It should come as no surprise that under-recognized post-punk band Crash Course in Science met while attending art school in Philadelphia in 1979. Band members Dale Feliciello, Mallory Yago, and Michael Zodorozny experimented with the then-burgeoning musical genre by replacing the jangular and distorted guitars, rhythmic drums, and synthesizer beats with childhood toys and common kitchen appliances. Their choice of instruments was born out of curiosity as much as necessity: How could they create the music they wanted with their limited student resources?
Thankfully, their choices resulted in a sound uniquely their own: peculiarly original minimalism vocals mixed with danceable and downright catchy beats. Coupled with a need to express and explore their interest in performance art and music, their final product in such songs as “Cakes in the Home,” and “Cardboard Lamb” resonated for years after. The band is frequently regarded as an influential force in the electro sound and the techno industrial genres.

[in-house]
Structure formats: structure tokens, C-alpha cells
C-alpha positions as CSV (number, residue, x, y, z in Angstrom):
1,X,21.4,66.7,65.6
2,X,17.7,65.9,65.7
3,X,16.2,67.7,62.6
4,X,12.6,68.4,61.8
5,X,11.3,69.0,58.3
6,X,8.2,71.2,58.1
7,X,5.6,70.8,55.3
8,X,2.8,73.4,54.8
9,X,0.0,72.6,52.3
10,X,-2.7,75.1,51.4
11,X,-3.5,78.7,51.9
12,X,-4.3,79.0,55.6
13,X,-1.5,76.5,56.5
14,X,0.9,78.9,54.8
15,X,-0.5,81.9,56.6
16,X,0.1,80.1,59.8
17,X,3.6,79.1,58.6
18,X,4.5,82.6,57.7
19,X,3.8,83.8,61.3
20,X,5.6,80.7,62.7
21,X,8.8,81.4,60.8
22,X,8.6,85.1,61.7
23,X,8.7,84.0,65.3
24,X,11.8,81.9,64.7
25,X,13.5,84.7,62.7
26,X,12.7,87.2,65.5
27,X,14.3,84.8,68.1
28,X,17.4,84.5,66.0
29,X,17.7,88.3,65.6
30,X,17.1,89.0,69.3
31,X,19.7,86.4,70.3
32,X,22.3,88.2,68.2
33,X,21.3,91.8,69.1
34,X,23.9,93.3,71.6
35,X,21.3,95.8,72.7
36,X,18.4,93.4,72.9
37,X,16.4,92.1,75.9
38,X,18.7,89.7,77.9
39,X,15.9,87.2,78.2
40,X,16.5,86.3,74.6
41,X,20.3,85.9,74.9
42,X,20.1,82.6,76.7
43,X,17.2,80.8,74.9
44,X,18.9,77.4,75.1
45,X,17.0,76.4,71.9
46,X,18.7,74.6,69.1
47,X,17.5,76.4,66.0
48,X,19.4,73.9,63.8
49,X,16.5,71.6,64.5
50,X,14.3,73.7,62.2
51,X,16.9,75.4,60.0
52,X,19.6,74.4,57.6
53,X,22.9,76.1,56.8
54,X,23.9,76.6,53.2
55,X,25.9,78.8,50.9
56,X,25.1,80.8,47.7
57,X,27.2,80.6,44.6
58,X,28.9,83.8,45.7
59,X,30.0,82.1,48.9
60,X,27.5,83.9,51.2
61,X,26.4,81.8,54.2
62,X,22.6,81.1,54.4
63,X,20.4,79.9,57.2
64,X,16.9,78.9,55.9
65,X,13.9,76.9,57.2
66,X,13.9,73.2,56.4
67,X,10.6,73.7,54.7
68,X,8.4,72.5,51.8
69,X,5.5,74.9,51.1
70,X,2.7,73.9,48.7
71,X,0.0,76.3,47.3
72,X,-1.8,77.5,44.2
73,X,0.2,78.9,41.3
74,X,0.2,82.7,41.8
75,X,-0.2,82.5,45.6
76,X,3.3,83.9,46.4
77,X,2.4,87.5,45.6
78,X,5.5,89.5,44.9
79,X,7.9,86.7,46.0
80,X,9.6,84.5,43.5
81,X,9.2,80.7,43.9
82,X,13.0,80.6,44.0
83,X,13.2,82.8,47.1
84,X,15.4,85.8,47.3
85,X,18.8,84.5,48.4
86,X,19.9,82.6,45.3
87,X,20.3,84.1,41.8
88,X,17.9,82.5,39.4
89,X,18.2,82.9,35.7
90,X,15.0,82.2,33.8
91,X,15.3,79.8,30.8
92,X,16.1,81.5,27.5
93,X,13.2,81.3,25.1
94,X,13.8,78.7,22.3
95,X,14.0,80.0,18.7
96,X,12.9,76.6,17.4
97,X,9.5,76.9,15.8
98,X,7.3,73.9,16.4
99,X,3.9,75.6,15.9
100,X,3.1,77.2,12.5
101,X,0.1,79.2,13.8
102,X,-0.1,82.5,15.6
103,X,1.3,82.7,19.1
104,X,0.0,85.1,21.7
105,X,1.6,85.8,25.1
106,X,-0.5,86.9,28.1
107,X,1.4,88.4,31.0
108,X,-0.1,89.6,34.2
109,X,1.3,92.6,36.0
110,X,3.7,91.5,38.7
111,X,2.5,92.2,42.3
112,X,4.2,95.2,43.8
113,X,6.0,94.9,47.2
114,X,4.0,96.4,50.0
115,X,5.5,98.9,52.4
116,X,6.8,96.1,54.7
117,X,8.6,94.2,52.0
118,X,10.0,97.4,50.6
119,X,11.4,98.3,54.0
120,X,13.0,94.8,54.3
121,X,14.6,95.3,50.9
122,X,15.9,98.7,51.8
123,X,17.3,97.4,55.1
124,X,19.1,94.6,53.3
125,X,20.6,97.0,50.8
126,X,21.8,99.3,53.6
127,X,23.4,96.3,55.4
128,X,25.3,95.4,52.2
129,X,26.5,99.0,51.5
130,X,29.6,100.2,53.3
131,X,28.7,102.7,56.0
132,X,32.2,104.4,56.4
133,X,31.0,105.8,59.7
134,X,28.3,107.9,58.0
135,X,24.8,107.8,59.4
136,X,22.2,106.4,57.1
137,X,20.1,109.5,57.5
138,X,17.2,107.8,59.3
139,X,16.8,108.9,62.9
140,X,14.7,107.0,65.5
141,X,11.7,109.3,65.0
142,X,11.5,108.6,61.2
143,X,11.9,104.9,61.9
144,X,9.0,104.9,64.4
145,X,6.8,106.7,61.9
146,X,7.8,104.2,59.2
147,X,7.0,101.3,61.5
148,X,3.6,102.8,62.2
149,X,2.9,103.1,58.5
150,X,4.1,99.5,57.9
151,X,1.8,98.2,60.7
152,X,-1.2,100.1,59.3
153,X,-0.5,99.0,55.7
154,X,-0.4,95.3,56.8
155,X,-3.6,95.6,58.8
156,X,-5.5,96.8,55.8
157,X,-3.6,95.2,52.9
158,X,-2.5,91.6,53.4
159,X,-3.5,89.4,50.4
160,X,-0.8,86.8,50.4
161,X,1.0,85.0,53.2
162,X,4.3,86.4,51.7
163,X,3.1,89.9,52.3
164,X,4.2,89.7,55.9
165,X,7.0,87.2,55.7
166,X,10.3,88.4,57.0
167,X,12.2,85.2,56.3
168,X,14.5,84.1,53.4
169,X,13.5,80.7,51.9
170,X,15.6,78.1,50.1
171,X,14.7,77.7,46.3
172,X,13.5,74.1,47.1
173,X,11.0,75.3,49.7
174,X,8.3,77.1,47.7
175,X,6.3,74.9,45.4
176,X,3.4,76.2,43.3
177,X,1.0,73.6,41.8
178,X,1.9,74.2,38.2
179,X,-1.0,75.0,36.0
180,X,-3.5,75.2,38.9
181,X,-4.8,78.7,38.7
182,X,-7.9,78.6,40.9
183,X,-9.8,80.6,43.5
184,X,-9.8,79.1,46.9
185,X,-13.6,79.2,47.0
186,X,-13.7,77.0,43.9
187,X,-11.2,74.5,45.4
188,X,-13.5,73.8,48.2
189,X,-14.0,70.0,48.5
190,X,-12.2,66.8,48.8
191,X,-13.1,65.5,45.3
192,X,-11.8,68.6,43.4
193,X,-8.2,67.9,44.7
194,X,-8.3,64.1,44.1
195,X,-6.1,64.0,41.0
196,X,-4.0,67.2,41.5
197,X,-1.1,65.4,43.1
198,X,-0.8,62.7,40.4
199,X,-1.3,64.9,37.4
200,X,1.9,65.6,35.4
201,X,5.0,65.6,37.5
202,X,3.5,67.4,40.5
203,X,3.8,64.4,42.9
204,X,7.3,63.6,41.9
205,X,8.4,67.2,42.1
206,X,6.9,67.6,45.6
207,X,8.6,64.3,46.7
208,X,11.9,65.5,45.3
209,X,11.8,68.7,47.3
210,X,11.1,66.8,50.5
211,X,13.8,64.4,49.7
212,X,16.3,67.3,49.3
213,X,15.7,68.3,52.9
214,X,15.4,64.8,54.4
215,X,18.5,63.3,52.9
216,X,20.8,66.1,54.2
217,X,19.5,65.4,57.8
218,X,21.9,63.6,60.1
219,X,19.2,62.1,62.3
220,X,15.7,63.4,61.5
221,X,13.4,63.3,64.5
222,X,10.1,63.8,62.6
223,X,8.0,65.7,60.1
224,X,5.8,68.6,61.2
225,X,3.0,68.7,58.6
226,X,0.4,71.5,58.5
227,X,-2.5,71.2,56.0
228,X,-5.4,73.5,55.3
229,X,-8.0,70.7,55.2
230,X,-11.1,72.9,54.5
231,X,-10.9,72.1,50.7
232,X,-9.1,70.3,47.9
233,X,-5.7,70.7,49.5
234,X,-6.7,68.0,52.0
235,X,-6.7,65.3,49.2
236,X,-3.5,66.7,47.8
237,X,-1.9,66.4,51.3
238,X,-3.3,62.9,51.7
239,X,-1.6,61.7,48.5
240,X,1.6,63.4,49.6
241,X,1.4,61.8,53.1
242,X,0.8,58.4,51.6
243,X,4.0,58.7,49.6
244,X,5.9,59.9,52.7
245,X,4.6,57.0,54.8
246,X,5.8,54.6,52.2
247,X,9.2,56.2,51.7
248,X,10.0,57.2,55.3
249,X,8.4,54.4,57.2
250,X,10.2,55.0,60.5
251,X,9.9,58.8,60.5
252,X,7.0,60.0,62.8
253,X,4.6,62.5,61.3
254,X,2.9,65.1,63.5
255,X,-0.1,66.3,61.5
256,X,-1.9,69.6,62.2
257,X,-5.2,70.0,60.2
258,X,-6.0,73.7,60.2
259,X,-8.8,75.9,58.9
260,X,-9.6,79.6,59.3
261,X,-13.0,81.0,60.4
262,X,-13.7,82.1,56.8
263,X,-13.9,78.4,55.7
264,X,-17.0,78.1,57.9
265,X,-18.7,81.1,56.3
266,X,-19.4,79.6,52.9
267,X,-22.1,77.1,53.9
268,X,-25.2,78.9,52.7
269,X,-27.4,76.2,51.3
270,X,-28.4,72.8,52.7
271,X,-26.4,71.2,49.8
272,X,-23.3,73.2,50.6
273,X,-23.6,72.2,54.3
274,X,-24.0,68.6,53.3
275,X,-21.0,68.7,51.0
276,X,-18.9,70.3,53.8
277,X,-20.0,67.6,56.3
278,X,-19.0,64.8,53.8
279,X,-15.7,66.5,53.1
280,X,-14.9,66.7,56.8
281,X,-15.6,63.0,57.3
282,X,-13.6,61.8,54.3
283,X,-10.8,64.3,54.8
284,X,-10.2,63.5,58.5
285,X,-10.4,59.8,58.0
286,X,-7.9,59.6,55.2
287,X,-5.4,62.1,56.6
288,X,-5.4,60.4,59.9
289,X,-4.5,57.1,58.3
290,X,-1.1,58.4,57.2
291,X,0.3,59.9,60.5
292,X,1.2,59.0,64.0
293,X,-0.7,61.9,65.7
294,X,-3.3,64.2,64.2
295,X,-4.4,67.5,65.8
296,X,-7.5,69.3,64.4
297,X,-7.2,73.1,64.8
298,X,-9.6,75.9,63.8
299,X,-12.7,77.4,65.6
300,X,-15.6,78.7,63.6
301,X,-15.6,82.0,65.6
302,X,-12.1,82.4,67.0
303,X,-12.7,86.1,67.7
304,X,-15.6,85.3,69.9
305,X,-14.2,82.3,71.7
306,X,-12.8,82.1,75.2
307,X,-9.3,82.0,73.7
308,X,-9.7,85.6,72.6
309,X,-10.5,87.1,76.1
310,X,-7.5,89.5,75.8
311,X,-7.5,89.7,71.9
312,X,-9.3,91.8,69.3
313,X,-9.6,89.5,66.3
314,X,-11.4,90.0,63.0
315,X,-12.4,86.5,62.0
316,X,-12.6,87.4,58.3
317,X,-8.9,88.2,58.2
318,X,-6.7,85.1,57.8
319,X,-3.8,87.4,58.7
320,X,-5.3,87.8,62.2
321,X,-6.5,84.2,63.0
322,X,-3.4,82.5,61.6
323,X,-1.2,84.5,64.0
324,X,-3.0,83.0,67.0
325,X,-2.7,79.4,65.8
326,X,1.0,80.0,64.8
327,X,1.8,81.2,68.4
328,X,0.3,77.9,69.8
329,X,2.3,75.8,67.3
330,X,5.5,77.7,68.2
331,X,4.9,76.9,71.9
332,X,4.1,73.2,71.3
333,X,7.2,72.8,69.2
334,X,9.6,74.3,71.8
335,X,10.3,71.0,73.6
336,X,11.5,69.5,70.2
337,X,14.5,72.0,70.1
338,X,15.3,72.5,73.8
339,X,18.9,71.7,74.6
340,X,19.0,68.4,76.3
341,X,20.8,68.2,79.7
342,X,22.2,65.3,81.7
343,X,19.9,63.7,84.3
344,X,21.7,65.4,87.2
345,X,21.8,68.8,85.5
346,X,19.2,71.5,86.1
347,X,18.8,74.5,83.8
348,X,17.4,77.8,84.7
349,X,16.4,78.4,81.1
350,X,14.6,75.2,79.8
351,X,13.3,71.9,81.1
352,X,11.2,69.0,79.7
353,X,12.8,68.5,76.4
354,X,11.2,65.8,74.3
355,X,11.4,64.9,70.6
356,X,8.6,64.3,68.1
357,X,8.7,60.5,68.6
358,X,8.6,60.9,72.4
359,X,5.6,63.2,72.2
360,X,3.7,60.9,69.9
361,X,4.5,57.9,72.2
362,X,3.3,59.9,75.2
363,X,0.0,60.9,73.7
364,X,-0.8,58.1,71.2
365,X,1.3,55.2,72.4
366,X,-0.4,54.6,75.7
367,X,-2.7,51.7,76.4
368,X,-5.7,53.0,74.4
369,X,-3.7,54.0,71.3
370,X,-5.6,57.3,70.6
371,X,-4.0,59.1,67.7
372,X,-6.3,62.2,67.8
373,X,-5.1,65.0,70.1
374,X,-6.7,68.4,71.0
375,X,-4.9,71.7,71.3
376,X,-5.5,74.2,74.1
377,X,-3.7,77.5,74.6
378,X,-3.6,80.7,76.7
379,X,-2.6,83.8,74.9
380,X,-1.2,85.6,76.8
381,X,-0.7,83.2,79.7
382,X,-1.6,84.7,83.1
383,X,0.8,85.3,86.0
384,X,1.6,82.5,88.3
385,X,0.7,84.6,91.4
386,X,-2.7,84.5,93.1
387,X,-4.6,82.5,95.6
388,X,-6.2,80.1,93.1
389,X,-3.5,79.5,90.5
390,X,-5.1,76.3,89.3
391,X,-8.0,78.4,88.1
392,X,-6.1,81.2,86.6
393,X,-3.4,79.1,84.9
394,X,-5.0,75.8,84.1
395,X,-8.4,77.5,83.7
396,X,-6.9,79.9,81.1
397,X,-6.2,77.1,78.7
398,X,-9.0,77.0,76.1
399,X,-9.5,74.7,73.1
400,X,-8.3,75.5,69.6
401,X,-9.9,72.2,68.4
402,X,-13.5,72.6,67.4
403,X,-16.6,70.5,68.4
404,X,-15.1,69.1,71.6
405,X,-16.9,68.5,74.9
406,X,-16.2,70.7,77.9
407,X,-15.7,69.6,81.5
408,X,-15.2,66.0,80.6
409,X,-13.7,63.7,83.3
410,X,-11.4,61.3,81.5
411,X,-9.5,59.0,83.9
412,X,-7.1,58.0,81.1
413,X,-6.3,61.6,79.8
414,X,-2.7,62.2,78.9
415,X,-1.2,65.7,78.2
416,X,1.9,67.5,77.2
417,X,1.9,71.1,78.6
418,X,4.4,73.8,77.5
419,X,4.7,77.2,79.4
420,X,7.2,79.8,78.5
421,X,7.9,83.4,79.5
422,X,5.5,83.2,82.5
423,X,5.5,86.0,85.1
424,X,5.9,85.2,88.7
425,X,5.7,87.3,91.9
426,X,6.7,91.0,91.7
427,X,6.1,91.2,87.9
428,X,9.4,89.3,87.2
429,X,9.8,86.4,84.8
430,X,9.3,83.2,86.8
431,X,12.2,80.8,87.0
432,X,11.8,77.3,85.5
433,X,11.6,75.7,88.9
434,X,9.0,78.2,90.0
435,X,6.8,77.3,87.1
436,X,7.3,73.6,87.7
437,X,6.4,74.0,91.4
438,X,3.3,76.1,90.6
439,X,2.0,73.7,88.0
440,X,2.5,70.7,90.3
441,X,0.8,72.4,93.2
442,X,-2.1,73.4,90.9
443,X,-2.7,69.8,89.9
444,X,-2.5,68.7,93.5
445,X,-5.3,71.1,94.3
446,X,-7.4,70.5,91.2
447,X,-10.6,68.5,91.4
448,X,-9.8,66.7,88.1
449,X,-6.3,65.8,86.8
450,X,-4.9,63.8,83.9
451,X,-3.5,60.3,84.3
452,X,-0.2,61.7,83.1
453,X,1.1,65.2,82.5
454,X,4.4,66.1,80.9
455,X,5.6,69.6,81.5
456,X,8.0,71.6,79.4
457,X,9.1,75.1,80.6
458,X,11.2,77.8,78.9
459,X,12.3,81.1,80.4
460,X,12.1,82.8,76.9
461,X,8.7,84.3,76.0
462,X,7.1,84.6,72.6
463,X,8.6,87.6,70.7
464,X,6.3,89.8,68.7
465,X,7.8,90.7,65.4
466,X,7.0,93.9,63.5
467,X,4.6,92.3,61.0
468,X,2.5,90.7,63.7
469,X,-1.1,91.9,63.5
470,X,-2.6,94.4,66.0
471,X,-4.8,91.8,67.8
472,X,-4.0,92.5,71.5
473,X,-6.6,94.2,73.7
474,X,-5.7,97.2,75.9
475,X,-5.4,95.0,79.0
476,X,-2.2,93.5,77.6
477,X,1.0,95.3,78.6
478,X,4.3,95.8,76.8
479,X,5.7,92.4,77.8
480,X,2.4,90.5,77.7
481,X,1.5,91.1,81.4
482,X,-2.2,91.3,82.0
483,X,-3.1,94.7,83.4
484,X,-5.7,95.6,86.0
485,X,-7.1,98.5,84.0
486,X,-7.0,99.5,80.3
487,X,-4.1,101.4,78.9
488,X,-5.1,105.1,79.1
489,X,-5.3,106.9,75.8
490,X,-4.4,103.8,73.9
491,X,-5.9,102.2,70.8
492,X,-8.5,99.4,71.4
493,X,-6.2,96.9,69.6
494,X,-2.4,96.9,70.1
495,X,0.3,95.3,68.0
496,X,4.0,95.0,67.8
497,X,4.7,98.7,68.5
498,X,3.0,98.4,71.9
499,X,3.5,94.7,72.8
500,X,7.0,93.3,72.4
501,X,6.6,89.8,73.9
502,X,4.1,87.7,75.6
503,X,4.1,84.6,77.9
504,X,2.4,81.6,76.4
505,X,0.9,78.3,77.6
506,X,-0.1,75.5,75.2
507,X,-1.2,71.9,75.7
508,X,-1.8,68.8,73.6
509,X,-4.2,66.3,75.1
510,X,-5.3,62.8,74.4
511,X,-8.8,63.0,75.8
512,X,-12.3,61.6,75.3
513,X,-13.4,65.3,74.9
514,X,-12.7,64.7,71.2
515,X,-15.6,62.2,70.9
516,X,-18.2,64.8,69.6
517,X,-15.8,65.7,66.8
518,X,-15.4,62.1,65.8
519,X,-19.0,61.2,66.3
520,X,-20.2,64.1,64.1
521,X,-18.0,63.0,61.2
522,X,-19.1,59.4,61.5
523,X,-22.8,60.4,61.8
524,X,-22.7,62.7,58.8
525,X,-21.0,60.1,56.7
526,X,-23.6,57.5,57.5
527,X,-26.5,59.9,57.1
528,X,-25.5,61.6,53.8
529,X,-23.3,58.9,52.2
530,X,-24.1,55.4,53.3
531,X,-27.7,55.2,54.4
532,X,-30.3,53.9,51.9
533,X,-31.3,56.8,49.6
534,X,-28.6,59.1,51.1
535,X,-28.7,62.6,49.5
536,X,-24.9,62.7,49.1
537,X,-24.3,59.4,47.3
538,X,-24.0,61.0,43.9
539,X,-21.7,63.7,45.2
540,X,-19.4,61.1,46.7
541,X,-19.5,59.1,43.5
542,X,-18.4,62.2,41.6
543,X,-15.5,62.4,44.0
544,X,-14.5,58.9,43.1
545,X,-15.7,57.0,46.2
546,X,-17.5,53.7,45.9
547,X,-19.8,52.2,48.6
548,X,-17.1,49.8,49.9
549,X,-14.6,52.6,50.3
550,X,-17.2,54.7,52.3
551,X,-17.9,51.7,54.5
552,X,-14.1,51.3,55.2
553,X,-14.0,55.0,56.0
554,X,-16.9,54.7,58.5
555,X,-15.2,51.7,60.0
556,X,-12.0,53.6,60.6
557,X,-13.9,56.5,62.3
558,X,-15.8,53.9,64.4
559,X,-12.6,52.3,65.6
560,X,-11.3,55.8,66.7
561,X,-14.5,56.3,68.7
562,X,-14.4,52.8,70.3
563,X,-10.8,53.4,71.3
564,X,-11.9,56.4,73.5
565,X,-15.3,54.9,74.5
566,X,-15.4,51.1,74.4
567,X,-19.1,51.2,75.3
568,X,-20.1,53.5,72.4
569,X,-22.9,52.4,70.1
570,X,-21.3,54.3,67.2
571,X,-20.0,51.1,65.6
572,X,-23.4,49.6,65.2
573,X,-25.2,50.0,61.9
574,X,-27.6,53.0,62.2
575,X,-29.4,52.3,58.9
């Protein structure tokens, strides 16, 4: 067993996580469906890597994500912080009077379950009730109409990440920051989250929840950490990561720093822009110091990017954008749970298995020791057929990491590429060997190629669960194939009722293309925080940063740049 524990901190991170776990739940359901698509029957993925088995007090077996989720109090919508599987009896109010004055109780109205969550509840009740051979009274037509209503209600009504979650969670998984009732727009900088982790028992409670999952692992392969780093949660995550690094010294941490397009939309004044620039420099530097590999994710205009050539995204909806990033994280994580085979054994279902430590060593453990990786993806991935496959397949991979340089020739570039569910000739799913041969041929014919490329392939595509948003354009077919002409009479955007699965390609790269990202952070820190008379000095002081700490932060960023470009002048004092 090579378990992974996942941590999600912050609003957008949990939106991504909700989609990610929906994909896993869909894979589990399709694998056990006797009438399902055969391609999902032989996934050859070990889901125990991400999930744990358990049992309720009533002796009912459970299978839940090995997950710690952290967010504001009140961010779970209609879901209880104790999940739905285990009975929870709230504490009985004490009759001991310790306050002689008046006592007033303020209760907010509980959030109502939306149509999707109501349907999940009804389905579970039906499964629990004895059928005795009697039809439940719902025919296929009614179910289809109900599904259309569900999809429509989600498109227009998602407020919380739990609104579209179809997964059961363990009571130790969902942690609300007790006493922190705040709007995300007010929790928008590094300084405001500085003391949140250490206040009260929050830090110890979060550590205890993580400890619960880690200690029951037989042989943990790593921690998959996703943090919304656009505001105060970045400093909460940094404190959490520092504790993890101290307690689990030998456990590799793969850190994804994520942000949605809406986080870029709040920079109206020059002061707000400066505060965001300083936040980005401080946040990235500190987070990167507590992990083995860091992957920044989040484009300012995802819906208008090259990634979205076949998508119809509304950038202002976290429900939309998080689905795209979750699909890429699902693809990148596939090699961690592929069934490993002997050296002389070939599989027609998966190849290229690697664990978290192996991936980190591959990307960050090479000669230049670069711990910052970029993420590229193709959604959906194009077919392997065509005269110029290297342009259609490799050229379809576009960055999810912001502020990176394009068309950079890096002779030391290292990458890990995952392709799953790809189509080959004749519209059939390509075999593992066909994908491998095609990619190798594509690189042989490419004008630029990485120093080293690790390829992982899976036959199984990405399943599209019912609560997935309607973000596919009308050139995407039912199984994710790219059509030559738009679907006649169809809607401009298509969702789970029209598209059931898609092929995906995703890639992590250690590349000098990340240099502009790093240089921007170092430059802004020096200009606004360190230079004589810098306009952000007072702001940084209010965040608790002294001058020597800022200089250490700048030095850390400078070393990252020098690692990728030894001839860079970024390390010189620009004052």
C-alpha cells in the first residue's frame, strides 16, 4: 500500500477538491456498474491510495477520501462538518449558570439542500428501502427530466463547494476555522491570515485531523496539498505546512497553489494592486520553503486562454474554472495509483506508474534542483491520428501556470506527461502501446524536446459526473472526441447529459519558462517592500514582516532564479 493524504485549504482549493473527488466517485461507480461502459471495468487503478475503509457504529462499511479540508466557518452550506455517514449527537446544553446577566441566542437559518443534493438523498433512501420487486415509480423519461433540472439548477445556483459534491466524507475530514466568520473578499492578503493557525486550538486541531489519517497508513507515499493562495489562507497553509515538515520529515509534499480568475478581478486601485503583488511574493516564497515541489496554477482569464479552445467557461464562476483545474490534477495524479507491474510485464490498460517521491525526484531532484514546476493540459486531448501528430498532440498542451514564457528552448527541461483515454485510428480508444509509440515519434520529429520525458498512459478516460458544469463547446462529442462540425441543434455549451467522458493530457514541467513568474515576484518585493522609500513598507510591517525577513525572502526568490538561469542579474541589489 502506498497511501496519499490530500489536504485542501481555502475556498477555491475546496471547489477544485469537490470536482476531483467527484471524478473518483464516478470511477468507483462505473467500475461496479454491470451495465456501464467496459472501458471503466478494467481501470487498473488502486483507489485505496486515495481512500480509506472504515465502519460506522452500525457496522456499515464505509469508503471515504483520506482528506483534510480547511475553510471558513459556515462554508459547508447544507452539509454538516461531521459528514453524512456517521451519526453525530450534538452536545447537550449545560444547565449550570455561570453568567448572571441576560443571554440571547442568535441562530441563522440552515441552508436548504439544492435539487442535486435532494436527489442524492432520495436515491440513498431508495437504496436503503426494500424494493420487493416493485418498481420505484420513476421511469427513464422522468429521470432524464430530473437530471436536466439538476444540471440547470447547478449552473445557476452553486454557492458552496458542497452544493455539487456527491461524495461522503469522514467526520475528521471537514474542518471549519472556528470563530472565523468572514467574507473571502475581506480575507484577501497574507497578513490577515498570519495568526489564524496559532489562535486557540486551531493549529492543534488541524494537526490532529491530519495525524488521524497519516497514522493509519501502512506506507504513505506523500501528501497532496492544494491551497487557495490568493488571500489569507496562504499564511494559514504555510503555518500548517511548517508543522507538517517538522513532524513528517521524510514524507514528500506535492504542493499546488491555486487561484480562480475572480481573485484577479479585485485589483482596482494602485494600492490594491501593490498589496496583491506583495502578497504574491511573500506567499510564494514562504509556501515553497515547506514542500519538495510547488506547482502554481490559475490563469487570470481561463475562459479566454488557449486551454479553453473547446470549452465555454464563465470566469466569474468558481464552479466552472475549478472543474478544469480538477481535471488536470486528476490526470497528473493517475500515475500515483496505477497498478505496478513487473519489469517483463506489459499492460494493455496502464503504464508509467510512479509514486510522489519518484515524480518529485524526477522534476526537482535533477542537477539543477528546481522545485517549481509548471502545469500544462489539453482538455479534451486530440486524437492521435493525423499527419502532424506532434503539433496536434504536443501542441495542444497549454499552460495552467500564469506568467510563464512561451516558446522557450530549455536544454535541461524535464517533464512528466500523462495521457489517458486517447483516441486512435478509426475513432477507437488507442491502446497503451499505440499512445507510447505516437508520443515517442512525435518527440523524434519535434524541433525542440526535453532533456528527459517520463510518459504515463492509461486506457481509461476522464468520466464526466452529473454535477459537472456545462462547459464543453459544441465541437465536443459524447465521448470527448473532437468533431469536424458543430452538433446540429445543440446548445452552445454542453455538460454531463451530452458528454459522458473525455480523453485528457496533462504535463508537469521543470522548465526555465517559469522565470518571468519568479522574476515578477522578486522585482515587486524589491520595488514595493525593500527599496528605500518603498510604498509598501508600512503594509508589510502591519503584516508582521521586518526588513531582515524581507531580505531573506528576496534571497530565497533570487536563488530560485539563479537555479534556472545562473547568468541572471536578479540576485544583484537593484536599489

I recently spoke with Zodorozny about their initial interest in performance art and how it influenced everything from their live shows to the creation of their Frankenstein-like instruments.
You've been classified as a post-punk band. Would you consider that to be an accurate term for your sound and aesthetics?
Crash Course in Science was formed in 1979 so we would consider being referred to as post-punk band accurate. We were inspired by punk-rock music and we we’re all big fans of the genre. We were also inspired by the work of Brian Eno prior to the punk explosion. As artists and songwriters, Crash Course in Science became a format for our expression.
Can you tell me a little more about the performance art aspect tied to the band? What was/is your history with performance art?
The three of us performed personal performance ...